Shares jump as caterer Compass points north despite pressures from UK business
Shares in Compass Group have jumped up this morning after the company showed good revenue and profits for the full year.
The caterer’s underlying revenues rose 5.5 per cent to £23.24bn in the 12 months to October, it said.
Meanwhile a 2.3 per cent rise profit before tax jumped to 7.3 per cent when stripping out fluctuations in currency between the over 50 countries where Compass serves its meals.
Compass’s net debt dropped 1.8 per cent to £3.3bn as cash on hand almost tripled to £970m.
Free cash flow grew 17.1 per cent to £1.14bn, while basic earnings per share rose 12.5 per cent to 77.6p when accounting for currency changes.
The company’s annual dividend also rose 12.5 per cent to 37.7p per share, while operating margin remained flat at 7.4 per cent.
Shares increased 4.5 per cent to 1,658p on the news this morning.
Why it’s interesting
The caterer, which counts Google, Shell and Coca-Cola among its customers, has had a difficult time in the UK, with costs across Europe putting pressure on margins.
Management warned that political instability caused by Brexit and changes in the US could hit its operations and earnings, with Brexit potentially putting its labour force and supply chains at risk.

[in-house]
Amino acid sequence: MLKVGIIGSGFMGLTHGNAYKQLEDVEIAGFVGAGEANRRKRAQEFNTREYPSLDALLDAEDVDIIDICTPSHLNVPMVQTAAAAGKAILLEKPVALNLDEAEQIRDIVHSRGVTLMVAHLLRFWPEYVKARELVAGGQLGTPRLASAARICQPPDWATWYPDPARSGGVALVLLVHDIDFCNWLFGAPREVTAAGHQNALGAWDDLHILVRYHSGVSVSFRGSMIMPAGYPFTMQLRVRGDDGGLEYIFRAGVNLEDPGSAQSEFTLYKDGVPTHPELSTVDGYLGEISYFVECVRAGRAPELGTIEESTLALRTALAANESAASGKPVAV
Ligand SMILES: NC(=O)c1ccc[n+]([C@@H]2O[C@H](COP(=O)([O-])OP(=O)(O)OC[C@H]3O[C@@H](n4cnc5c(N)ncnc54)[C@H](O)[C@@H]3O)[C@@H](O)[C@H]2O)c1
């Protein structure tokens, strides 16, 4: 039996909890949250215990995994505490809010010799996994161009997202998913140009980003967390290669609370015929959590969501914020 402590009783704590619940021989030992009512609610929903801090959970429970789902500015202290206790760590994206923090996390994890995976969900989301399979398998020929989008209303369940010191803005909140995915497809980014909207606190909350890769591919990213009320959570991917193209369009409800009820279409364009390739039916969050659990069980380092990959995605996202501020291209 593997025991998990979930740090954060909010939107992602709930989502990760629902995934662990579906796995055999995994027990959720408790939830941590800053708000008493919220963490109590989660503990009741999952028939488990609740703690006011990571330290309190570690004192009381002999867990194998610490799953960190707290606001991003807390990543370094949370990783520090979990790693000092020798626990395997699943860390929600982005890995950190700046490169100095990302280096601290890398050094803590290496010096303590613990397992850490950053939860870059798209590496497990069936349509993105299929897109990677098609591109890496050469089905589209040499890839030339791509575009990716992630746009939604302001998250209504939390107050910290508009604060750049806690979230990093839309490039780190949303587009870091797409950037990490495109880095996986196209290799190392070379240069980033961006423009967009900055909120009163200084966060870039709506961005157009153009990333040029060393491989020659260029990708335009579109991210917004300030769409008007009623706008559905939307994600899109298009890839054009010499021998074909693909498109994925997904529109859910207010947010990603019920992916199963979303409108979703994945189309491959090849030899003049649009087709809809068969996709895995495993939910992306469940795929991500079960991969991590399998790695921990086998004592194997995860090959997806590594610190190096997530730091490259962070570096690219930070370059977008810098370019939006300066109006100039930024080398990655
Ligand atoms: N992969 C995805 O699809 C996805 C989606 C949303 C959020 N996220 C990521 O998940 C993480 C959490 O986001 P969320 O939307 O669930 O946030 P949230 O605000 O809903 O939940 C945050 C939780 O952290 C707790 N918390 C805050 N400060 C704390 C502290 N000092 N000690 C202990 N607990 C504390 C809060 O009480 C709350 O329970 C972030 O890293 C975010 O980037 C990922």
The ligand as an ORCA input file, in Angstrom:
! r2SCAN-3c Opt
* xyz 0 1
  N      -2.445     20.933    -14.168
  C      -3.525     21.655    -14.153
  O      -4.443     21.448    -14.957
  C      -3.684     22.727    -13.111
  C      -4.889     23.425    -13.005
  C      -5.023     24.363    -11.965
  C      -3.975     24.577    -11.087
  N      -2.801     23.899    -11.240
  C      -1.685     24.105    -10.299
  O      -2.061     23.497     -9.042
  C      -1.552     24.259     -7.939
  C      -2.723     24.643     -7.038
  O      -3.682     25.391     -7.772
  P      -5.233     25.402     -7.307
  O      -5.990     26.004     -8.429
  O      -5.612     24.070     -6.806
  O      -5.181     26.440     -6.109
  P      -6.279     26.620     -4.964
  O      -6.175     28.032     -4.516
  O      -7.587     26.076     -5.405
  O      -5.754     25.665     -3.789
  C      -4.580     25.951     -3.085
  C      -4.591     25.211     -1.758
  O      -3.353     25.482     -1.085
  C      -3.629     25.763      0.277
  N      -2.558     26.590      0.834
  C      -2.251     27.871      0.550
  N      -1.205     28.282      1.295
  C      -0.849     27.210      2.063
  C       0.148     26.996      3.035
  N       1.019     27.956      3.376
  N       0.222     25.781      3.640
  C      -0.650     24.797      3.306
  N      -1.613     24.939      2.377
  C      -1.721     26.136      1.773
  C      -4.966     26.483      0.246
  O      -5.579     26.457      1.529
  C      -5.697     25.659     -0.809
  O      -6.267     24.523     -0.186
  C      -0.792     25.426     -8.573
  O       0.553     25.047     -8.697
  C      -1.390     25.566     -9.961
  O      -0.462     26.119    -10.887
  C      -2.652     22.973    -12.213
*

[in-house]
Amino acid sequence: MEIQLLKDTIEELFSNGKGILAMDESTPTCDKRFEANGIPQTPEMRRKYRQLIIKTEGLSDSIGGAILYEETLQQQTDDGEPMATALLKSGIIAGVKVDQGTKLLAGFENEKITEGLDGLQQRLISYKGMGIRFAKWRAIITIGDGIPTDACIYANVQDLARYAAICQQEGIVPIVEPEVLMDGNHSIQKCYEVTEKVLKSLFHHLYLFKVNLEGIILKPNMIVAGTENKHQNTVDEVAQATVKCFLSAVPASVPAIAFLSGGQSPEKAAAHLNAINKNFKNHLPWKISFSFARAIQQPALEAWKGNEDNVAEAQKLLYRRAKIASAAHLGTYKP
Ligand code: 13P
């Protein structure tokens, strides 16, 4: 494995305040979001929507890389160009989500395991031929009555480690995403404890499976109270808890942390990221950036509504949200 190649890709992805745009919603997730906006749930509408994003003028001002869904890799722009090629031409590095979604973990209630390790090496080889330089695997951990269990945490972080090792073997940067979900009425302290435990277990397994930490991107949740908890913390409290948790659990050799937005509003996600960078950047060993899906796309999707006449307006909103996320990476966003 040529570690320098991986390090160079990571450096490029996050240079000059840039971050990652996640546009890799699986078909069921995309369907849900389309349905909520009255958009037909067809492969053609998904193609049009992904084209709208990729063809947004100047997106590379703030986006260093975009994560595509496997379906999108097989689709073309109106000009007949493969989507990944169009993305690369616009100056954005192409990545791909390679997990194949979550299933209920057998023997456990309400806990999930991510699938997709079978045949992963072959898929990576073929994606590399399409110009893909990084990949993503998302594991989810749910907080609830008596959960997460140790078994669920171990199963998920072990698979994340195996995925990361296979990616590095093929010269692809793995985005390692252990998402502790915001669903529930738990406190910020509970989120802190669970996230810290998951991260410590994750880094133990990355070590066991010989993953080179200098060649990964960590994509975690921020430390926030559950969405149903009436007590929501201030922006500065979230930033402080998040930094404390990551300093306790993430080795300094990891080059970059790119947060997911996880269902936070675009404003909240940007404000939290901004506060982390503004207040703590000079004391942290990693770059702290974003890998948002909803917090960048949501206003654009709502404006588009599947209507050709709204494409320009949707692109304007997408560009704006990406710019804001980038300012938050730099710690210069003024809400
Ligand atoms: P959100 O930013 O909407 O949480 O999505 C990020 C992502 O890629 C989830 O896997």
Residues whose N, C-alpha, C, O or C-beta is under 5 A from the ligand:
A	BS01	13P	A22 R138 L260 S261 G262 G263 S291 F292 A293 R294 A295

Compass has managed to hang on to 95 per cent of its customers, renewing contracts with the likes of Virgin Trains in the UK, and has added new business with clients including ING in the UK and the Netherlands.
It is also aiming to double-down on its focus on food as it tries to dispose five per cent of its revenue from non-core business.
Forecasts for organic growth will likely end up in the middle of its 4-6 per cent range, the company said.
What Compass Group said
Chief executive Dominic Blakemore said: “We continue to drive operating efficiencies around the business and were able to move the margin slightly forward, with improvements in rest of world offsetting a more difficult volume and cost environment in Europe, especially the UK.
“Given the excellent cash generation and overall strength of the group, we have invested in the business to support the exciting long term growth opportunities we see. At the same time, we continued to reward our shareholders with strong dividend growth while reducing our leverage back to our target of 1.5x net debt to Ebitda.”
What analysts said
Nigel Parson an analyst at Canaccord Genuity said: “Compass's prelims were a fraction ahead of our expectations, with North America again acting as the powerhouse division.
“About 90 per cent of Compass revenues are ex-UK, so it remains an excellent currency/Brexit hedge. With political and economic uncertainty a recurring theme, Compass represents stability and that seems unlikely to change in the immediate future.”